Best of Silver Anvil Winning Program Builds Support for Human Space Exploration

DPK Public Relations has a long relationship with NASA - Johnson Space Center that goes back to the Space Shuttle era, and we were proud to assist the Human Research Program's efforts to communicate about the science behind Astronaut Scott Kelly's Year in Space. The concept was simple: Kelly is an identical twin, so NASA seized the opportunity to monitor the impact of this prolonged exposure to zero gravity and compare those physiological and psychological measurements with those of his brother, Mark Kelly, who also is an astronaut.

The challenge for any organization involved in science, technology or medicine -- or really anything that is complex -- is getting the smart people who are involved comfortable speaking in plane English about it. Making complicated information relatable isn't something that typically comes naturally. We have found that some training and providing a process to help spokespersons incorporate personal stories and anecdotes can be extremely effective.

Our work with the Human Research Program began in mid-2014 with media training and messaging workshops for the Program's spokespersons. As the mission approached, we expanded on the training to include the entire community of scientists working with the Human Research Program. As Scott Kelly's mission neared its completion, we individually trained more than a dozen researchers from the 10 teams of investigators in the twins study. These one-on-one sessions were coordinated to happen in advance of interviews with journalists from around the world.

We were just a small part of a large team effort that made the Year in Space Mission one of the biggest public relations successes in recent years. PRSA recognized NASA - Johnson Space Center with its Best of Silver Anvil Award for A Year in Space. The video below gives a great overview of the impressive scope of the effort.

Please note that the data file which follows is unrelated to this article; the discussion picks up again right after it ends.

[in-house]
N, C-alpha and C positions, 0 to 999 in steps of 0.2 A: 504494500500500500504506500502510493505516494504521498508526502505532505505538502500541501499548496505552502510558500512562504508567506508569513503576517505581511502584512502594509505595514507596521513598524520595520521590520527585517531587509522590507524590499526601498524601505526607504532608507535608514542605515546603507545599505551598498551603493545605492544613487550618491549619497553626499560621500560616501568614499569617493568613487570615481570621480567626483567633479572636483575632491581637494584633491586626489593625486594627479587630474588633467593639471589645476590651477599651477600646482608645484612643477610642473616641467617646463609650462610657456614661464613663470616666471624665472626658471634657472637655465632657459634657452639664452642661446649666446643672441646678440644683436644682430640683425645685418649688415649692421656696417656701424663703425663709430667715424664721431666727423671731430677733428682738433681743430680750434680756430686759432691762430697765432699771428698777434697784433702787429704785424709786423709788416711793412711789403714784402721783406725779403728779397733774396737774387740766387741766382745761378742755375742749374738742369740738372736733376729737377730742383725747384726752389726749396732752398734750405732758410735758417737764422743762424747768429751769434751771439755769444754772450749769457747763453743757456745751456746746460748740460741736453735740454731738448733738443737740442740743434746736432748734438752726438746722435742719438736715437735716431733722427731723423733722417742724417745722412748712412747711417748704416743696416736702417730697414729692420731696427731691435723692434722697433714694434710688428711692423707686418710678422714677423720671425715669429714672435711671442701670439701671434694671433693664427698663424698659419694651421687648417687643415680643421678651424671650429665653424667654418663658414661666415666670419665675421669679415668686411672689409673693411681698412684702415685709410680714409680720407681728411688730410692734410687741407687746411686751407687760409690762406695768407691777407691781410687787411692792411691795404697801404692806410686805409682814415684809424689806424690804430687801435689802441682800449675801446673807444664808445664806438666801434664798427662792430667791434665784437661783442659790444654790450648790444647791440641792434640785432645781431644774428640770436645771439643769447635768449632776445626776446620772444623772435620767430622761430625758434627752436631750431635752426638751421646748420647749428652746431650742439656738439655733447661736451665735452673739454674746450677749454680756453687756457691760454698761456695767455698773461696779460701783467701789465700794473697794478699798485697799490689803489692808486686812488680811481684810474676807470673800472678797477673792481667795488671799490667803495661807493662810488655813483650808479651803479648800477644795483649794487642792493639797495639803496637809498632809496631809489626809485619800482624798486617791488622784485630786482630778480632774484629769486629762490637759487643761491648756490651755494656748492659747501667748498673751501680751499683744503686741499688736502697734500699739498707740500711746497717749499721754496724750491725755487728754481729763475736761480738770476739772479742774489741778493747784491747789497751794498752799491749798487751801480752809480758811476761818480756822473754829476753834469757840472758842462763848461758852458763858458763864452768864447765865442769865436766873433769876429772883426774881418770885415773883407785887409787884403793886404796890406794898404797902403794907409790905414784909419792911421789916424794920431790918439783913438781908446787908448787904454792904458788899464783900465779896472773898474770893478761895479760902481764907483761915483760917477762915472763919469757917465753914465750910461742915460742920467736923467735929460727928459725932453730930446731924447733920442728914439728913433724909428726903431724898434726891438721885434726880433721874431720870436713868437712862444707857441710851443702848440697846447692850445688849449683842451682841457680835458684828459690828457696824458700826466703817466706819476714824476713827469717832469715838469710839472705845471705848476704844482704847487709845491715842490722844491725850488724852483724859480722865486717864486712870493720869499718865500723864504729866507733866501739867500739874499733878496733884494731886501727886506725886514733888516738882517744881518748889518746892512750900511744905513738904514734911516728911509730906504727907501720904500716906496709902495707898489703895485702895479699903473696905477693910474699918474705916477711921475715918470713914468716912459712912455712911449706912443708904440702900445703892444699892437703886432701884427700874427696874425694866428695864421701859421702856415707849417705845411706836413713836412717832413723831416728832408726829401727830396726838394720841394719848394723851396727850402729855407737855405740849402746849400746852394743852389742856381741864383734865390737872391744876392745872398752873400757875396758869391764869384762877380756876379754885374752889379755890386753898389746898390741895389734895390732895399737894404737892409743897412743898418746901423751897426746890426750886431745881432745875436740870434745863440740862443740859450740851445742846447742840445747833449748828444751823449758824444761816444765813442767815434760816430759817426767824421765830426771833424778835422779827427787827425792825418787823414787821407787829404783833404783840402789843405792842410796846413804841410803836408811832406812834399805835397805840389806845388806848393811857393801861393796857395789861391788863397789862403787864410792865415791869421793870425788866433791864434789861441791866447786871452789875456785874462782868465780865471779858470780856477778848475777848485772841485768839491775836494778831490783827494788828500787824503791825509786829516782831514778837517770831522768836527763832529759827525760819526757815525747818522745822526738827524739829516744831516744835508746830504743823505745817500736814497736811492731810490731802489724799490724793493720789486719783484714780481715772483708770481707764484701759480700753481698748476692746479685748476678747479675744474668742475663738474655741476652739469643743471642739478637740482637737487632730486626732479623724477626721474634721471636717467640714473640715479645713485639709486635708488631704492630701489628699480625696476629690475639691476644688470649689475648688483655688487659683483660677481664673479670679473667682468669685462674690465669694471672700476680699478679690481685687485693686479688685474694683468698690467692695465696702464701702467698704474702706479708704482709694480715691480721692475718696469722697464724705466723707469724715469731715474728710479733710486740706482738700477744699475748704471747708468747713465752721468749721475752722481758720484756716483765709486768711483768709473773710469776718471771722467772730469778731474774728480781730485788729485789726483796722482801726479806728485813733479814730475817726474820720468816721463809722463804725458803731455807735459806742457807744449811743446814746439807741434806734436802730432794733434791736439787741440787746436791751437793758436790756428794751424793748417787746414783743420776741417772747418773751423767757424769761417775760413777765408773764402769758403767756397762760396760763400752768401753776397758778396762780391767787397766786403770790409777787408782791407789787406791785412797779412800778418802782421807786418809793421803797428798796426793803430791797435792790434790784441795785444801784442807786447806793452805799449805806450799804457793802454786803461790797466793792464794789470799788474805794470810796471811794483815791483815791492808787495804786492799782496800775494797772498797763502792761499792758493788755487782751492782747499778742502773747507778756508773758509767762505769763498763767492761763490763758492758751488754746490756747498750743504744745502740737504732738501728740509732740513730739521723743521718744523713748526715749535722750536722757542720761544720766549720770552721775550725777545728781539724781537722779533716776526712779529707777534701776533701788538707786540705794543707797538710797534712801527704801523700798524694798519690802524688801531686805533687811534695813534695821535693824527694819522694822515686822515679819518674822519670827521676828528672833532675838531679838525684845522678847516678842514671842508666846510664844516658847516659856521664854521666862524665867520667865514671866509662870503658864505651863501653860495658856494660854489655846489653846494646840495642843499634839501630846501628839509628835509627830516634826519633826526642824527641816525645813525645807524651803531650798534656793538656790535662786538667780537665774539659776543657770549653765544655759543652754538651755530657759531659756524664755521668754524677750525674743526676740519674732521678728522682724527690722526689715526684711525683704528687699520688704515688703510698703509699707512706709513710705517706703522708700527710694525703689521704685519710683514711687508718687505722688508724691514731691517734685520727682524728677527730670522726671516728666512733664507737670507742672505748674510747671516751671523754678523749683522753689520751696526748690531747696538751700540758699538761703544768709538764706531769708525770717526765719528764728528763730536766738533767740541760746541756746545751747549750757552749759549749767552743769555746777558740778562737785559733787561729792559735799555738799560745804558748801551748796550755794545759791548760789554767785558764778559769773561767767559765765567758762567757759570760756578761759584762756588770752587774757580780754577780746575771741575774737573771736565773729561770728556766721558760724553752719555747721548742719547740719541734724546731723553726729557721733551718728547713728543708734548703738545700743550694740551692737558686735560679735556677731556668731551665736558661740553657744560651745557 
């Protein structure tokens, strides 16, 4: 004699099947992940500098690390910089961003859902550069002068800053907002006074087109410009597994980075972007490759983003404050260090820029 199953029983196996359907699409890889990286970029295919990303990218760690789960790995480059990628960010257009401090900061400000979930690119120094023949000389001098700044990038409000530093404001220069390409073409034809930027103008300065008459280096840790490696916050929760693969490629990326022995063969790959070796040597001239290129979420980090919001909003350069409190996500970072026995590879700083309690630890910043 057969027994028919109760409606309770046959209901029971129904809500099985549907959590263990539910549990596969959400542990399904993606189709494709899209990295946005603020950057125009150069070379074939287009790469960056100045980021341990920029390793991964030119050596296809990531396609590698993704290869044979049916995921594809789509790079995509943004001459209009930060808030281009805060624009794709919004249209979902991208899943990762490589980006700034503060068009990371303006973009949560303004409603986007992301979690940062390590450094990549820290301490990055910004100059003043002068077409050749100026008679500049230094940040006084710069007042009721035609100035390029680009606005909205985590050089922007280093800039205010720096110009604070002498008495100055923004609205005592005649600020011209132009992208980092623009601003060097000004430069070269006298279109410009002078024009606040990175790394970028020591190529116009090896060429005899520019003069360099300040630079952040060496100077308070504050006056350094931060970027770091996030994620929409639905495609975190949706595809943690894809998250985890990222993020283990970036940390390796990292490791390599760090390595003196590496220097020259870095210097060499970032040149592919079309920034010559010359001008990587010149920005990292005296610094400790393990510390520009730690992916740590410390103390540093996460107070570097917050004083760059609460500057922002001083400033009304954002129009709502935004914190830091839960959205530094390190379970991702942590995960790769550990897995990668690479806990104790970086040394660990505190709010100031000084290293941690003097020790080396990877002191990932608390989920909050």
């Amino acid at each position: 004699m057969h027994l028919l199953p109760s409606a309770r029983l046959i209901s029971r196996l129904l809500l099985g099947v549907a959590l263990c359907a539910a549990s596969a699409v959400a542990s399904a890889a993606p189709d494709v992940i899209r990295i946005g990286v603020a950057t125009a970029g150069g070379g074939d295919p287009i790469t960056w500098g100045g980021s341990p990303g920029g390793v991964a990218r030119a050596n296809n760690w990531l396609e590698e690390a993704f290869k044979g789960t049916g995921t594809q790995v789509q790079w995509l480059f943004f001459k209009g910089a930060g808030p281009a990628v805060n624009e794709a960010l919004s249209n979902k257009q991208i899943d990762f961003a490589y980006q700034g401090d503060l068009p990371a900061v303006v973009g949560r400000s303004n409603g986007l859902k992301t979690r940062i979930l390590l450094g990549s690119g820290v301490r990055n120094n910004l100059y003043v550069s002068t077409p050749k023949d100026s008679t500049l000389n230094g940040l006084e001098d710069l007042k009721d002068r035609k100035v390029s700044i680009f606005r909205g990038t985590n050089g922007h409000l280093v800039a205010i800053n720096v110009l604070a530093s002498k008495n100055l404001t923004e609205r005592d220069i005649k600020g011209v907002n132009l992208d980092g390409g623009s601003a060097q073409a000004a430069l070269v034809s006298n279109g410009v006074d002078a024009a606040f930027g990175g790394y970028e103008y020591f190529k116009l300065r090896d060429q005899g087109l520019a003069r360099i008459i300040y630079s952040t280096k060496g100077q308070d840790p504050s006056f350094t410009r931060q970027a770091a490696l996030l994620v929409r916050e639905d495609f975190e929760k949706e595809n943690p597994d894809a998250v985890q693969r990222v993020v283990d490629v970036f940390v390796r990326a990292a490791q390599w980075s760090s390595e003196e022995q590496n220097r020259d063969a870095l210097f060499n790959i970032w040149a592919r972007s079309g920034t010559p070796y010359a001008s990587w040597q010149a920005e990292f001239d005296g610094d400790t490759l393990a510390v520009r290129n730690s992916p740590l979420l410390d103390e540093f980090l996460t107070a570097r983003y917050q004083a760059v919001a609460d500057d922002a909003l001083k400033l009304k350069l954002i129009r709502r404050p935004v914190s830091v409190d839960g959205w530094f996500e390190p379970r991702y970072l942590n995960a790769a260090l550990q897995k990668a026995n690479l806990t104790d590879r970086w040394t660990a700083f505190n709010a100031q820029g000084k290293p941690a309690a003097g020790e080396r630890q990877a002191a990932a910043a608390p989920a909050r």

Now that more than a year has gone by since Scott Kelly's safe return, the mission is beginning to bear potentially valuable fruit that could have an impact on long exploration missions, such as a future trip to Mars or a visit with an asteroid.

The Human Research Program released initial findings from their observations and measurements in the article, "How Stressful Will a Trip to Mars Be on the Human Body? We Now Have a Peek Into What the NASA Twins Study Will Reveal." 

Will we see human explorers travel beyond lower Earth orbit and return to the Moon and venture off into our Solar System? We certainly hope so, and we couldn't be more proud of our small role in helping people throughout the U.S. and the world understand the benefits of such a mission.

If your organization can benefit from media training, spokesperson preparation or messaging workshops, please contact us. Call 800.596.8708, email or submit a contact form.